Jason Friedman, a newer board member who enjoys sitting in the plaza with his son, is also an architect who has experience with SHiPO. “A lot of times they get things wrong, but here it is absolutely most appropriate both financially and aesthetically that this park not receive trees and these crazy lights from the future,” he said. “It should just be more cobblestones, bollards just like piazzas in Italy, Paris and all of the places that have piazzas.”
He said scaling back the design would not only better serve the neighborhood, it would also save on maintenance costs as well as some of the almost $4 million committed to the project.
Mauro from Parks had been hoping to have a final design soon, contracts signed early next year and construction starting in the summer. He cautioned that any changes now, even building fewer things, would mean a drawn-out redesign and approval process.
“I would have to negotiate that back through my own agency,” he said. “It would have to go back to Landmarks [Preservation Commission], back to SHiPO.”
And the tree support is far from dead, just a little less intense. Board member Joel Kopel expressed concern about providing another space for skateboarders to take over, and afterwards said of the trees, “I don’t see the problem with it.”
Joe Lerner, another longtime board member, who still backs the trees, said, “I don’t want the space for soccer.”
The idea of children playing soccer in the plaza has reached a sort of legendary status in little time. Apparently, it happened at least a few times this year before the Citi Bike docks were installed a few months ago, according to several neighbors. The piazza proponents often cite it as an example of what can be done with more space, but it’s not clear if there are any pictures of it.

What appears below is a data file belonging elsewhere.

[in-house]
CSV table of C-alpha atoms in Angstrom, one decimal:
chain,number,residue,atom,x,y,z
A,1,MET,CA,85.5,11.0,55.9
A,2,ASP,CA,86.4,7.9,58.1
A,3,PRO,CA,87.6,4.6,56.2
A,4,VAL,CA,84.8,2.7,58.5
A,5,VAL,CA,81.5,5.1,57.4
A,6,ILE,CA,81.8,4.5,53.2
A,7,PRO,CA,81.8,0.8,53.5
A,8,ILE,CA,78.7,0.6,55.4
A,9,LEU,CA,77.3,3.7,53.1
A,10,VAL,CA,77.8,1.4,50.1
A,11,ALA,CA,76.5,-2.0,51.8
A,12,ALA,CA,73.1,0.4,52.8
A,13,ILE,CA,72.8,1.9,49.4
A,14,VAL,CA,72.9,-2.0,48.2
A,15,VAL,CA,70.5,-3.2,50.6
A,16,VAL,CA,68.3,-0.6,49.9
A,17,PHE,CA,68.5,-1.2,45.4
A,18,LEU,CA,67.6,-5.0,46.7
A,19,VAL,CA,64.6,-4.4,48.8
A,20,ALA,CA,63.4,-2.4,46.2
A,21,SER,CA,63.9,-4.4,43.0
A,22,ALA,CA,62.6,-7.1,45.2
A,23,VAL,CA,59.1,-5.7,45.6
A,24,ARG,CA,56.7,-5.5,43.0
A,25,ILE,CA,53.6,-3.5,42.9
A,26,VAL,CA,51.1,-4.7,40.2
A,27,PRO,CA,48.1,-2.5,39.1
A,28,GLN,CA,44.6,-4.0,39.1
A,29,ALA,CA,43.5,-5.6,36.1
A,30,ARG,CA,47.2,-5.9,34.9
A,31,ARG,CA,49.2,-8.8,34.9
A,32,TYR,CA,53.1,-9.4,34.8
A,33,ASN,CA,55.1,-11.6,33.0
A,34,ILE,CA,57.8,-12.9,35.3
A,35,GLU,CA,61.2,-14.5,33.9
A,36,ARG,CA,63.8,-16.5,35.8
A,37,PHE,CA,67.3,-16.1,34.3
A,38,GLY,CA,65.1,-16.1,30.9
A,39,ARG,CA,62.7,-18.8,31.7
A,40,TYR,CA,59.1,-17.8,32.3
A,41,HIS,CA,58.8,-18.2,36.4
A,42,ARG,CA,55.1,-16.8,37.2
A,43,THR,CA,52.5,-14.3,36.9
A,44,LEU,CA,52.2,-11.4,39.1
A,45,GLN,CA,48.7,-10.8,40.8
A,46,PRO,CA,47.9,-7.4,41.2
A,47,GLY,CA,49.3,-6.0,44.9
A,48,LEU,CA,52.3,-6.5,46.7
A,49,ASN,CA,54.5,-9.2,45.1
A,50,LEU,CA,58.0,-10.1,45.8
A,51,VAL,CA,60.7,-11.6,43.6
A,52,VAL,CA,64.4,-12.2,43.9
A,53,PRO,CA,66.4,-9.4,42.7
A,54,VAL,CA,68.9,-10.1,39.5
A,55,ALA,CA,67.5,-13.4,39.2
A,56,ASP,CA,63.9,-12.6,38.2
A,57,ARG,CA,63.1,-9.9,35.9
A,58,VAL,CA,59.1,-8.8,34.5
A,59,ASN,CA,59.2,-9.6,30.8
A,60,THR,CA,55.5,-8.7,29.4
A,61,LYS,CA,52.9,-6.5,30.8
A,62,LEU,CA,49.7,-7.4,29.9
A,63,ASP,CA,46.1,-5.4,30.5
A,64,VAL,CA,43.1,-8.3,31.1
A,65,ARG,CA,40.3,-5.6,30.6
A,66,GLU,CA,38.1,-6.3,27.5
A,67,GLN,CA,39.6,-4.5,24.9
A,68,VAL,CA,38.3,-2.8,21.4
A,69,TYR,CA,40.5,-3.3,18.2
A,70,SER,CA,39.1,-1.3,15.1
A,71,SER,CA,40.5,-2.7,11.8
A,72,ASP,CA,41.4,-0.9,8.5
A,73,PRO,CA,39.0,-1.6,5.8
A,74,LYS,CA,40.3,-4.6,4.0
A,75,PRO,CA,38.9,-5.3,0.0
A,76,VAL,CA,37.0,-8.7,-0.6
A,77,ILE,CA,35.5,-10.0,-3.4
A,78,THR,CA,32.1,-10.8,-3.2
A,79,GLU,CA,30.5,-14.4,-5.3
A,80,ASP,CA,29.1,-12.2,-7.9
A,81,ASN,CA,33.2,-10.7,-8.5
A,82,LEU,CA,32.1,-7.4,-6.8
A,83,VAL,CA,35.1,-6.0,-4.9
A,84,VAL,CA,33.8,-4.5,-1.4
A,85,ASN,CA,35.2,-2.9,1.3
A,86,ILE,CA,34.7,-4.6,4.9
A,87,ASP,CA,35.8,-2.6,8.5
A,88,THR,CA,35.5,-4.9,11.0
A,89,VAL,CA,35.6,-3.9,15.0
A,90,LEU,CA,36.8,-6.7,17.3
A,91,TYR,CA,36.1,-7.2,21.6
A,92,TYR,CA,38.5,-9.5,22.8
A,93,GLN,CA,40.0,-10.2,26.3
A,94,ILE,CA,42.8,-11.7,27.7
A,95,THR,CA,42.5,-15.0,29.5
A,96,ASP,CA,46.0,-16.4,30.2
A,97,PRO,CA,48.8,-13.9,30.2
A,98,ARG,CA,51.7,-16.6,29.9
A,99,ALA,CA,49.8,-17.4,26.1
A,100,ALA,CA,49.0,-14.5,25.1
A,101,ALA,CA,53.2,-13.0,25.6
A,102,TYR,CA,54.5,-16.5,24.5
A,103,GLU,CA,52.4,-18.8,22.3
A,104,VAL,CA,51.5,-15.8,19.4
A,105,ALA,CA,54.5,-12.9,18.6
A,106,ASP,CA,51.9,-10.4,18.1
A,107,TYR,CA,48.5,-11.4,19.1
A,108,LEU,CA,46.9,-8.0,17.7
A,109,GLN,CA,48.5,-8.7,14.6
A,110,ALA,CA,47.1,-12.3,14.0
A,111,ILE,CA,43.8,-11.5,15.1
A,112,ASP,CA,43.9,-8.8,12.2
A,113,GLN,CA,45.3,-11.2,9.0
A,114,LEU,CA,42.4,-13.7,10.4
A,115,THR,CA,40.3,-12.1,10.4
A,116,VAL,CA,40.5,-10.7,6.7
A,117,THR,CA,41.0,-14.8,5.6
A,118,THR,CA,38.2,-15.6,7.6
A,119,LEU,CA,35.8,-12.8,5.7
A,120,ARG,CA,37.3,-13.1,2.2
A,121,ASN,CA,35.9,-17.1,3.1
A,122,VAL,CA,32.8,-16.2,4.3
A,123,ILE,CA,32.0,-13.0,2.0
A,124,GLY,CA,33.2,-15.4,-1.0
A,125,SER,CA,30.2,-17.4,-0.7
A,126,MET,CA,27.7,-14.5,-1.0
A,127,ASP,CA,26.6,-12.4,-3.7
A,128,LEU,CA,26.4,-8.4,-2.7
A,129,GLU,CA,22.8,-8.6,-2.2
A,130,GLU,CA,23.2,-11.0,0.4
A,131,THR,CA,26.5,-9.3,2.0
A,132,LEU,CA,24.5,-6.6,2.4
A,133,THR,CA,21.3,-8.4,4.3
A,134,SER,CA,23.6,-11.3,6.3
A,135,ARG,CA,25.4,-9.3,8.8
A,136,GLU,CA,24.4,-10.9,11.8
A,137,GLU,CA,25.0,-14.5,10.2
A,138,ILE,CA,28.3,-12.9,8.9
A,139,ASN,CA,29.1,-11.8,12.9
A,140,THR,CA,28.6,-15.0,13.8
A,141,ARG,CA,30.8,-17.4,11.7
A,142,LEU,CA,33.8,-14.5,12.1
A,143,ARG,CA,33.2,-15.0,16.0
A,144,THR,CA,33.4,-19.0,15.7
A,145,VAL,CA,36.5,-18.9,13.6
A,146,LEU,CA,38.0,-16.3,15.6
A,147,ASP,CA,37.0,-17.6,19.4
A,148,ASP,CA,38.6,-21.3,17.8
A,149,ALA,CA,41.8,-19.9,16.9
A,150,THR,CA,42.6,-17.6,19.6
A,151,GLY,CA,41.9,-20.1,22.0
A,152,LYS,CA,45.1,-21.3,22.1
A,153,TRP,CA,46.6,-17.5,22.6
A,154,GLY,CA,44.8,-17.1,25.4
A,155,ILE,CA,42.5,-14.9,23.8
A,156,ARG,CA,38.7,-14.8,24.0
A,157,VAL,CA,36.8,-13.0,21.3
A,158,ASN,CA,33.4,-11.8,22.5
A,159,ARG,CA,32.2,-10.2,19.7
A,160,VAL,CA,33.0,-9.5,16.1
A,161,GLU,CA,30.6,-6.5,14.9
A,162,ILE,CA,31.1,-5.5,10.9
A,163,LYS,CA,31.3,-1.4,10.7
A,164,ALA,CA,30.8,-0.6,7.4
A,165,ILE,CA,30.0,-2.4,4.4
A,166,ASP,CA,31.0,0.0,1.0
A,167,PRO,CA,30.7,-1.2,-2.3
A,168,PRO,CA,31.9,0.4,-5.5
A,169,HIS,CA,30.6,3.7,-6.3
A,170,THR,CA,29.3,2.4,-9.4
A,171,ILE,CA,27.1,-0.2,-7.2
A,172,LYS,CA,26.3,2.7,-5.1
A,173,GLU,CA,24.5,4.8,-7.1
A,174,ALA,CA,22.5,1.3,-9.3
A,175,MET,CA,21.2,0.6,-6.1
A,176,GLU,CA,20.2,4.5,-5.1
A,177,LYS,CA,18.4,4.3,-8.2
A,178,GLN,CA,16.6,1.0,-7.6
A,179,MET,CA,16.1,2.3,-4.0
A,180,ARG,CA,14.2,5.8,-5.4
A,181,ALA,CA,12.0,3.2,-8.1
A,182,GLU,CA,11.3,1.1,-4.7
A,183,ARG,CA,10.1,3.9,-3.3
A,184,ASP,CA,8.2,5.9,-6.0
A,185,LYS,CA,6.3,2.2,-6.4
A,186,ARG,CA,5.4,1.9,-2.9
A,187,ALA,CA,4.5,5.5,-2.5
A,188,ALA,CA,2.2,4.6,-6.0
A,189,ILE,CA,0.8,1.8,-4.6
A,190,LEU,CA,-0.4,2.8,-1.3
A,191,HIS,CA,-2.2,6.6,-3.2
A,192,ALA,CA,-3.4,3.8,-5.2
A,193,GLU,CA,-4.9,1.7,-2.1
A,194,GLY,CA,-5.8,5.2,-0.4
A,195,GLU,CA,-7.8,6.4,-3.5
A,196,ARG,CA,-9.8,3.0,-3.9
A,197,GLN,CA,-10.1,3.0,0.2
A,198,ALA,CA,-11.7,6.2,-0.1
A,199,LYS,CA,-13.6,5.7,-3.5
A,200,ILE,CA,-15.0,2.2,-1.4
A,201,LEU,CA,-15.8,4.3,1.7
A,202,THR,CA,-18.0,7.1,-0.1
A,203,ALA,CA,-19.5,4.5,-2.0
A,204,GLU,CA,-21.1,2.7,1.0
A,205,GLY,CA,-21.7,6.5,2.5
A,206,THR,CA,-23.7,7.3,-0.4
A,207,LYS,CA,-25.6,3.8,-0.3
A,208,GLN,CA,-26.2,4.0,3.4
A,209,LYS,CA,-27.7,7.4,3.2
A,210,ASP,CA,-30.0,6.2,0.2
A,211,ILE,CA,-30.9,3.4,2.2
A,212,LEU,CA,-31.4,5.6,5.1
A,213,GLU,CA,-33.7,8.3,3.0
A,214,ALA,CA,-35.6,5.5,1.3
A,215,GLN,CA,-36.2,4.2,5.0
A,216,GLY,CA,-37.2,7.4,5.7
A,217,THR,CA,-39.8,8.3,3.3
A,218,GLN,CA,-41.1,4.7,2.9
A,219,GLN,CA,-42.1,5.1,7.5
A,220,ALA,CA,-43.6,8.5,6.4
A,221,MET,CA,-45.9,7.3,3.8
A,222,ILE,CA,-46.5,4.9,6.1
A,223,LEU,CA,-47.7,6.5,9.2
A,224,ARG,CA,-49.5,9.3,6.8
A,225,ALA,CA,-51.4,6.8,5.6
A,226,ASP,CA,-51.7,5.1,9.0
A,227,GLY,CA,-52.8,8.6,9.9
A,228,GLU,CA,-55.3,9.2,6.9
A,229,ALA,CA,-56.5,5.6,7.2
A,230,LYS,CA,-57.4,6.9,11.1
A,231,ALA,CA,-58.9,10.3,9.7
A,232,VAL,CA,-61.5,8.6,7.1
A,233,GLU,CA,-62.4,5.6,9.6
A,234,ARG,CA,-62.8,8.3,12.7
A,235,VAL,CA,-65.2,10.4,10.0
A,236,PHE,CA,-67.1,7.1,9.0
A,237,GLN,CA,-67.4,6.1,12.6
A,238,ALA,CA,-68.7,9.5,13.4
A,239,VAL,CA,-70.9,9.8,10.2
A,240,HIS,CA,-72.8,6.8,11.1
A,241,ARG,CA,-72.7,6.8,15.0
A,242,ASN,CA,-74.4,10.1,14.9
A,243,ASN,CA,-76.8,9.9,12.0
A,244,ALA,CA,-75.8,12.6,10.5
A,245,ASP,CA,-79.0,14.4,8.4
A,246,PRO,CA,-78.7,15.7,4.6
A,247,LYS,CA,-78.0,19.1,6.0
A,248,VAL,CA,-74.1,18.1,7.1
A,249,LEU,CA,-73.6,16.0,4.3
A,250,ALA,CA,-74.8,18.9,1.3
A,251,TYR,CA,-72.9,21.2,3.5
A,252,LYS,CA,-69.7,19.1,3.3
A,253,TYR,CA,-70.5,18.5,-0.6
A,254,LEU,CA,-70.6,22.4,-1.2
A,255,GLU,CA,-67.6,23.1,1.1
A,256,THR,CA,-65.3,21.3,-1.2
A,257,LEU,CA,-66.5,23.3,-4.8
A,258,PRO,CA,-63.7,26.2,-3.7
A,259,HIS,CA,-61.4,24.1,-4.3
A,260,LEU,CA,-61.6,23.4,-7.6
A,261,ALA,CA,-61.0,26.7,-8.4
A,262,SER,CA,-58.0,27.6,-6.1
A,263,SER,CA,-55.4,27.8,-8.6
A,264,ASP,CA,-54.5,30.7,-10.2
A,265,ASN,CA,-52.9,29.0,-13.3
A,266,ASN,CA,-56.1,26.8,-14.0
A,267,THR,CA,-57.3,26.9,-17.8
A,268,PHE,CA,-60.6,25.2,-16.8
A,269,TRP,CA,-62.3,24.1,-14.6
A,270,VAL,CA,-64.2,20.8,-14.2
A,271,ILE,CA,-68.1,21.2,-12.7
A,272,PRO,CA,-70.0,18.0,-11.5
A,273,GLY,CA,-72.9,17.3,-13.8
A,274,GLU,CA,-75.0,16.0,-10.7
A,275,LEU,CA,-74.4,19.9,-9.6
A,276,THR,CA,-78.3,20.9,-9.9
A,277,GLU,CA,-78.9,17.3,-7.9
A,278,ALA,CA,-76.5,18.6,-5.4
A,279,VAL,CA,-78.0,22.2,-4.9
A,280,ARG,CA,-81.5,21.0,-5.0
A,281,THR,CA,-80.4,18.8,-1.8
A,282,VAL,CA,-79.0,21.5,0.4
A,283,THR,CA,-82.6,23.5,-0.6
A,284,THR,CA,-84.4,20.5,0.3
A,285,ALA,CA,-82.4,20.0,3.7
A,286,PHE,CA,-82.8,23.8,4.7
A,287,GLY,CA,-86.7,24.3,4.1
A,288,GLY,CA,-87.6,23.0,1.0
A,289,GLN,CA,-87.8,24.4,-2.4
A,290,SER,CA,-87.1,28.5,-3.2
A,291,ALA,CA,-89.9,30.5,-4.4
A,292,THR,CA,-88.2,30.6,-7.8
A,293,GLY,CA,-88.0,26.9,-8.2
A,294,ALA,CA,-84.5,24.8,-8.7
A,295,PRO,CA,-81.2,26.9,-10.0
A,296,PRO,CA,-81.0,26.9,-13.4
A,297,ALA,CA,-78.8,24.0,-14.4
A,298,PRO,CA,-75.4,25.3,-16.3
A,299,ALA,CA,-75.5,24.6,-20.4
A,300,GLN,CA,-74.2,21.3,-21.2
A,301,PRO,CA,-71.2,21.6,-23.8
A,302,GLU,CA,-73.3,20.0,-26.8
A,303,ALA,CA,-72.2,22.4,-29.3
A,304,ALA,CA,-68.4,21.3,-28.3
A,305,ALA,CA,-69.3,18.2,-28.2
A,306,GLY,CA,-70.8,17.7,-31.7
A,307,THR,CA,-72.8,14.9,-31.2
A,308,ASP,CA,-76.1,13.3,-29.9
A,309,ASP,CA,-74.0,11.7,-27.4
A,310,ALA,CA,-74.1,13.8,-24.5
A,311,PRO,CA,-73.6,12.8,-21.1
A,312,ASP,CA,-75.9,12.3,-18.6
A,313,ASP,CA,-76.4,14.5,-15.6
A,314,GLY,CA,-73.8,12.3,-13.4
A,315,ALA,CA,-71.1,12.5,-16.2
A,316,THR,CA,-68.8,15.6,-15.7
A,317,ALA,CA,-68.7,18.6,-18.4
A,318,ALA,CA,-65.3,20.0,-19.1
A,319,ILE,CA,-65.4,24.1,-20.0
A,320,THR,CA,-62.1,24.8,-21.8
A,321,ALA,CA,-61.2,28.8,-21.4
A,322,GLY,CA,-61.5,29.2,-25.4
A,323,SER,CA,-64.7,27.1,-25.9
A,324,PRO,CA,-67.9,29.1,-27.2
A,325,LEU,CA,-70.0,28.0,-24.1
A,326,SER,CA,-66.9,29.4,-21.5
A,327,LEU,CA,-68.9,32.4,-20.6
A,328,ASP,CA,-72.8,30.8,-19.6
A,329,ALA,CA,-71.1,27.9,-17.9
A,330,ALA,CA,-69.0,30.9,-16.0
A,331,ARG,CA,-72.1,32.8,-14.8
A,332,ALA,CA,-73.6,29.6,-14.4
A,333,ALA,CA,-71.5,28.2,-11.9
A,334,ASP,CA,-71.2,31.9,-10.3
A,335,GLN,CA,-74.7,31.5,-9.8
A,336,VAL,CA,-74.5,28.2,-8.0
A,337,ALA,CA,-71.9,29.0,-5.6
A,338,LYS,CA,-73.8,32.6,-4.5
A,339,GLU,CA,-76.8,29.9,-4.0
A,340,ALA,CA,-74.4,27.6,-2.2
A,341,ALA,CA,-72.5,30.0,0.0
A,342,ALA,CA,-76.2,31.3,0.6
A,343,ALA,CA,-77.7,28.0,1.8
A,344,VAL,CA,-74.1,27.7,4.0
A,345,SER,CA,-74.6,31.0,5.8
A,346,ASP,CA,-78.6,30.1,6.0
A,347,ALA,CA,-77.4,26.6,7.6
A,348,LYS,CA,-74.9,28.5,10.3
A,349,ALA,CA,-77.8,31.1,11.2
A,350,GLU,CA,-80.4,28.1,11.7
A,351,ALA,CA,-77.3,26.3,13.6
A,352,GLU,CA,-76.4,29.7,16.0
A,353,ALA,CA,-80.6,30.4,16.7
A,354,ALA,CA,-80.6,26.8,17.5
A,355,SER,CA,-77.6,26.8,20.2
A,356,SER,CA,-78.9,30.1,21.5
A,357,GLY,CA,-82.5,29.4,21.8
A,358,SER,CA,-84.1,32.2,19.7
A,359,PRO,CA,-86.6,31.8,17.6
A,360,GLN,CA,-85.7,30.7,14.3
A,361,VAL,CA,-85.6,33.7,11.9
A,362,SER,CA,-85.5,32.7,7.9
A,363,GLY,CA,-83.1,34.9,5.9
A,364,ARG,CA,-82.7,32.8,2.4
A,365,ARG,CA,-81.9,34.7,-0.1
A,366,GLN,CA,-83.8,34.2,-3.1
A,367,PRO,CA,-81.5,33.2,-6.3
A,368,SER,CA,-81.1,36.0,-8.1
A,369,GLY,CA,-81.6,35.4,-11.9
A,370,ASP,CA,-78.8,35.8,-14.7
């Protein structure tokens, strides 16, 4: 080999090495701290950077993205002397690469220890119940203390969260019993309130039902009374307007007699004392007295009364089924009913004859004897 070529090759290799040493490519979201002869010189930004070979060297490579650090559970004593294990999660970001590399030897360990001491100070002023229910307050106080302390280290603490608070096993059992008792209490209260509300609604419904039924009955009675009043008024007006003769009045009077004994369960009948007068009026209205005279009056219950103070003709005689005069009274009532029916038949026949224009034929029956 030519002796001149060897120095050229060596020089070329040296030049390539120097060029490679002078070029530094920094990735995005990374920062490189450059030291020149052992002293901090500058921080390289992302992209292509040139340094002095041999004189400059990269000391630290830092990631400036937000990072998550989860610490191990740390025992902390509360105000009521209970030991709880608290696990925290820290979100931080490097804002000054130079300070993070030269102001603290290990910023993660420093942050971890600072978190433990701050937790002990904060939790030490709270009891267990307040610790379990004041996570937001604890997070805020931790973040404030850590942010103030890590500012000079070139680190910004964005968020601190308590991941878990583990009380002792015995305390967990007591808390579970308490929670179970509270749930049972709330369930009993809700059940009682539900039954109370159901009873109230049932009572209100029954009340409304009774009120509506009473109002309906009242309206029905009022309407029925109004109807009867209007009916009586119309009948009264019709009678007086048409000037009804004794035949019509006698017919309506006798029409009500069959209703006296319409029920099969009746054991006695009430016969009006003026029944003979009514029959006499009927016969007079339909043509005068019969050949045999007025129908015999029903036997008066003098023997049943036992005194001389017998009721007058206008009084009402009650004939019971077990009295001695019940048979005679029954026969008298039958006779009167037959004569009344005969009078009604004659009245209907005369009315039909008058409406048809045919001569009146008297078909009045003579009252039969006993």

The tables and chairs at the plaza’s west end are managed by the Old Seaport Alliance, a neighborhood business group which also backs more open space at the plaza. The Blue School, a nearby private school, is in favor of the piazza. Peck Slip School, a public K-8, will overlook the plaza when it opens its permanent space next year.
John Fratta, the Seaport Committee’s chairperson, said, “We’ve been waiting for this park to be built forever,” he said. “If you really want to go back and start from scratch we are looking at another eight years before we see anything over here.”
But one person whose view may have changed is Paul Goldstein, who helped mediate the dispute back when he was the community board’s district manager. He was quoted in a 2006 Downtown Express article, saying, “We’ve waited this long, so if we have to wait another few months to get it right, we think that makes a lot of sense.”
He still lives nearby and attended last week’s meeting as a representative of Assembly Speaker Sheldon Silver. He said since the community has begun to use the space well, there is little harm in taking the time to scale back the design.
“An interim park doesn’t look so bad currently,” he said. “It serves the community. I see kids out there playing. I see people benefitting from exactly what’s there now, so if we were stuck with a redesign that did delay things, yes, that’s not the greatest, but it would serve the community,”
As for SHiPO, if the state preservation office is in a “we told you so” mood, they’re not saying. Spokespersons did not respond to requests for comment.
— With research by YANNIC RACK